Captured during a firefight in July 2002, Omar Khadr has now spent more than eleven years – and almost half of his life – in prison cells in Afghanistan, Cuba, and Canada. Many people still imagine Omar Khadr as a child soldier. On September 19th, he turned 27 years old. The crimes for which he is incarcerated do not exist in Canadian, American, or International Law.
OMAR KHADR IN EDMONTON INSTITUTION
“The domestication of Khadr’s incarceration may make it easy to forget him.” – Fathima Cader, briarpatch
For almost a decade, people who understood that Khadr was a child soldier at the time of his capture, and that he was being tried in a court that operated outside of international and domestic laws, argued that he should be repatriated to Canada. The fact that Khadr is back in Canada does not mean that justice has been served.
- When Khadr was repatriated in September 2012, he spent several months in isolation before joining the general population in February 2013. Khadr was put on food line duty. When he refused to give an inmate more than his share, the inmate threatened to stab Khadr. Khadr was put back into isolation.
- Sent to the “hole” for “protection,” Khadr was forced to spend 23-hours a day in solitary confinement. This made it virtually impossible for him to participate in the type of prison programming that would prepare him for parole.
- At the end of May, Khadr was moved to Edmonton Institution. Not only was Khadr moved away from the threat, but he was also closer to an English professor who had been providing him with lessons from Edmonton for years (even when he was being denied educational opportunities at Guantanamo Bay, his lawyer was smuggling in these lesson plans in his boot).
- Only two weeks after being moved to Edmonton, Khadr was assaulted by another prisoner.
MAXIMUM OR MINIMUM SECURITY?
- Before he was transferred to Canada, Khadr’s American jailers classified him as a minimum security inmate. In spite of this, the Correctional Service of Canada gave Khadr a maximum security designation.
- In a recent letter to a prison official, Canada’s prison ombudsman criticized Khadr’s maximum security designation, calling it “unique and exceptional.”
- Khadr’s sole offense was committed while he was a minor. He has never been charged for another offense while in prison.
- Although he has been attacked by other inmates, a psychologist’s report points out that Khadr interacts well with others. An American psychiatrist’s report makes similar claims, further pointing out that Khadr has “consistently verbalized his goal to conduct a peaceful, prosocial life as a Canadian citizen.”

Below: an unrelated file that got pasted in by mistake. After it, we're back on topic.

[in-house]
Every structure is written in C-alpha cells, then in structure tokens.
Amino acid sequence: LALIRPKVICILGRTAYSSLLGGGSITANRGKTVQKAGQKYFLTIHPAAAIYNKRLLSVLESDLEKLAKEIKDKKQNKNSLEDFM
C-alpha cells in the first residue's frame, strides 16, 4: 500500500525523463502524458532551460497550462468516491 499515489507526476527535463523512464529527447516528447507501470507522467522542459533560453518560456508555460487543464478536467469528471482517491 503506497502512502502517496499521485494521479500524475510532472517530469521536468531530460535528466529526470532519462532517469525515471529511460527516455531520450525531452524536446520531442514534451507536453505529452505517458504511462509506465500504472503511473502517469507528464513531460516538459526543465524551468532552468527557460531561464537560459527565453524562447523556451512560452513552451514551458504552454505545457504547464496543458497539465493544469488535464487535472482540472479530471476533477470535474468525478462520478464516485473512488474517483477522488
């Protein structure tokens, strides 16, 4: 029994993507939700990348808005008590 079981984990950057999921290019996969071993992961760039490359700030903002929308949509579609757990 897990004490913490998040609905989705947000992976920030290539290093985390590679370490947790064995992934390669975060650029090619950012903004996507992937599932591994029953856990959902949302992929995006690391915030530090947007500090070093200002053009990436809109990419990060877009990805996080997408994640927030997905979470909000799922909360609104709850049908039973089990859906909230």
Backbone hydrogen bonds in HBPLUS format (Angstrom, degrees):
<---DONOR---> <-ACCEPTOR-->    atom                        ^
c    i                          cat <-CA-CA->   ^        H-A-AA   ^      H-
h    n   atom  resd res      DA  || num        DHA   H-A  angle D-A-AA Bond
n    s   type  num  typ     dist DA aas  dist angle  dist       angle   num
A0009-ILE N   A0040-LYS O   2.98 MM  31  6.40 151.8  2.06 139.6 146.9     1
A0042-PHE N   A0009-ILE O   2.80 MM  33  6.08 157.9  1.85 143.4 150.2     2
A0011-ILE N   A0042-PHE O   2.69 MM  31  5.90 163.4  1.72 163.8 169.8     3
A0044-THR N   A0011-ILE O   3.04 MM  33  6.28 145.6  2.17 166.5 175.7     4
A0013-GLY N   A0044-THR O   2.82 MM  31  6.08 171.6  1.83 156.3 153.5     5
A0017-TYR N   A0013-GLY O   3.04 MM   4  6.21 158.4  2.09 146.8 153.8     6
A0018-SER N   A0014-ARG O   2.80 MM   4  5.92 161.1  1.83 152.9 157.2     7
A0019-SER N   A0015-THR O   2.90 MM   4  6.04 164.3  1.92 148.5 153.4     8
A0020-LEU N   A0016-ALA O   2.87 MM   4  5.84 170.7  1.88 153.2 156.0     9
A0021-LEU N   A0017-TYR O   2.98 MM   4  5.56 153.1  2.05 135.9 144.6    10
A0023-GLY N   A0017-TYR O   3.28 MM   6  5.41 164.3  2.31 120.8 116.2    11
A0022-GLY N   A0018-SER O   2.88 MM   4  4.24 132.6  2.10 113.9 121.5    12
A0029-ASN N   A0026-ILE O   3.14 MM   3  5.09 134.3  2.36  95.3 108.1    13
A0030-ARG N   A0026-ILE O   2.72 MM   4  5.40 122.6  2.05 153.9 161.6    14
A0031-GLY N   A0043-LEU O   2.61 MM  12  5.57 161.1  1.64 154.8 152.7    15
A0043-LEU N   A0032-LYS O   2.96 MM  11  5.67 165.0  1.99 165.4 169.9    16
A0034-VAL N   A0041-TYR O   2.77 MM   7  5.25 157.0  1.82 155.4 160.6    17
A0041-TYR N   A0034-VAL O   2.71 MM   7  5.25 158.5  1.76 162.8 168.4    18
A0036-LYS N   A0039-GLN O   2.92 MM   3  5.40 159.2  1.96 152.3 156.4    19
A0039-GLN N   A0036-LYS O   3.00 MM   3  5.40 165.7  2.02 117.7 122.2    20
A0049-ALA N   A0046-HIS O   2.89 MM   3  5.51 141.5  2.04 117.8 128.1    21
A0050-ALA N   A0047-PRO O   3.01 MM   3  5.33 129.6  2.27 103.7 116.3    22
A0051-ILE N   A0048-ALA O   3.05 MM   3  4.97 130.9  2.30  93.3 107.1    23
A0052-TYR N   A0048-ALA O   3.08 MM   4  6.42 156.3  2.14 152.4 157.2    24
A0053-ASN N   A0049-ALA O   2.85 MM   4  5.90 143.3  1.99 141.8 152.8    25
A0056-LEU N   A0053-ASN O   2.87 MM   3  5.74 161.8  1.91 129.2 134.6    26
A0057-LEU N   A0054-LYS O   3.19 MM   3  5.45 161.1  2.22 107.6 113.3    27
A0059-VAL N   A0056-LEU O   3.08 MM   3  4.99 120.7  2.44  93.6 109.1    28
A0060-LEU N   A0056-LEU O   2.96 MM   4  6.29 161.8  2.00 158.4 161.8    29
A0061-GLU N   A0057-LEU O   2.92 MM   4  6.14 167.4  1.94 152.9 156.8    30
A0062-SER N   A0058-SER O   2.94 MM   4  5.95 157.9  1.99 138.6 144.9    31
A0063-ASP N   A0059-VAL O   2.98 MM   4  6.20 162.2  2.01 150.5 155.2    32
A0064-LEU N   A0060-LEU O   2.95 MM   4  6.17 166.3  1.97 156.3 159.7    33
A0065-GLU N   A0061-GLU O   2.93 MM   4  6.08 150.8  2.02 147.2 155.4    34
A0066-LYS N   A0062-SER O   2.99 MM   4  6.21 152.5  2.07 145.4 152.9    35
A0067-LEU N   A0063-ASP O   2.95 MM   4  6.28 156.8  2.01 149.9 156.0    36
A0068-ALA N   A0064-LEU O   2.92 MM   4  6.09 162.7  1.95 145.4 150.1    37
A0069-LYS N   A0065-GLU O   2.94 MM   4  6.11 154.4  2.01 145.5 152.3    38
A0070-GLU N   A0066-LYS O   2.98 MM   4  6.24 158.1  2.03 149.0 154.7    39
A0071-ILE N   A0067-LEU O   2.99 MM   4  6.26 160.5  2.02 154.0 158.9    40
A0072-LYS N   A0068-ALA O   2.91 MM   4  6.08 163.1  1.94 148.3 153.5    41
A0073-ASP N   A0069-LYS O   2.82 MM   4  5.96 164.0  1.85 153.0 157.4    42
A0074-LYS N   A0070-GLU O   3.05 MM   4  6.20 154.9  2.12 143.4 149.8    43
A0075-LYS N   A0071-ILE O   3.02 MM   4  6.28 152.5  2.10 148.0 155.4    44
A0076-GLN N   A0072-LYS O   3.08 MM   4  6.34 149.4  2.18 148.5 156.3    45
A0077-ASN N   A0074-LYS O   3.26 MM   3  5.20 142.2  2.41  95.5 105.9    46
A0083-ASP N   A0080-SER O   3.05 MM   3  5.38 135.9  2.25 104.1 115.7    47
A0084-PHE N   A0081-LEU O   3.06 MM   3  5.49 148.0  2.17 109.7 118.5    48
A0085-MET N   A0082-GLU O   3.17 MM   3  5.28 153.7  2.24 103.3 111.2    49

- Khadr’s security designation affects his access to prison programming, and his eligibility for parole.
LEGAL BATTLES CONTINUE
- On September 23rd, Khadr’s lawyer argued that his designation as a maximum security inmate was illegal under the International Transfer of Offenders Act.
- Khadr’s lawyers are also preparing to file an appeal to overturn the military tribunal convictions with the U.S. Court of Appeals. The crimes for which Khadr was convicted did not exist when he was charged, nor do they exist in international law today.
- In the midst of all of this, Khadr was supposed to be eligible for day parole in January 2013, and for a full parole hearing in July 2013. The fact that he is in legal and prison limbo makes his progress very difficult. Instead of preparing him for release, Khadr’s conditions of confinement in Canada are regressive: they are ill-suited to who Khadr is, and to who he strives to become.
WHAT CAN WE DO?
The Minister of Public Safety has recently changed.
Contact Public Safety Minister Steven Blaney. Let him know that you object to Khadr’s designation as a maximum security inmate. Khadr has spent far too long in prison. It is time to take steps towards his release: (613) 992-7434 or firstname.lastname@example.org
Send the same message to your MP:
Ray Boughen: email@example.com
Ralph Goodale: firstname.lastname@example.org
Tom Lukiwski: email@example.com
Andrew Scheer: firstname.lastname@example.org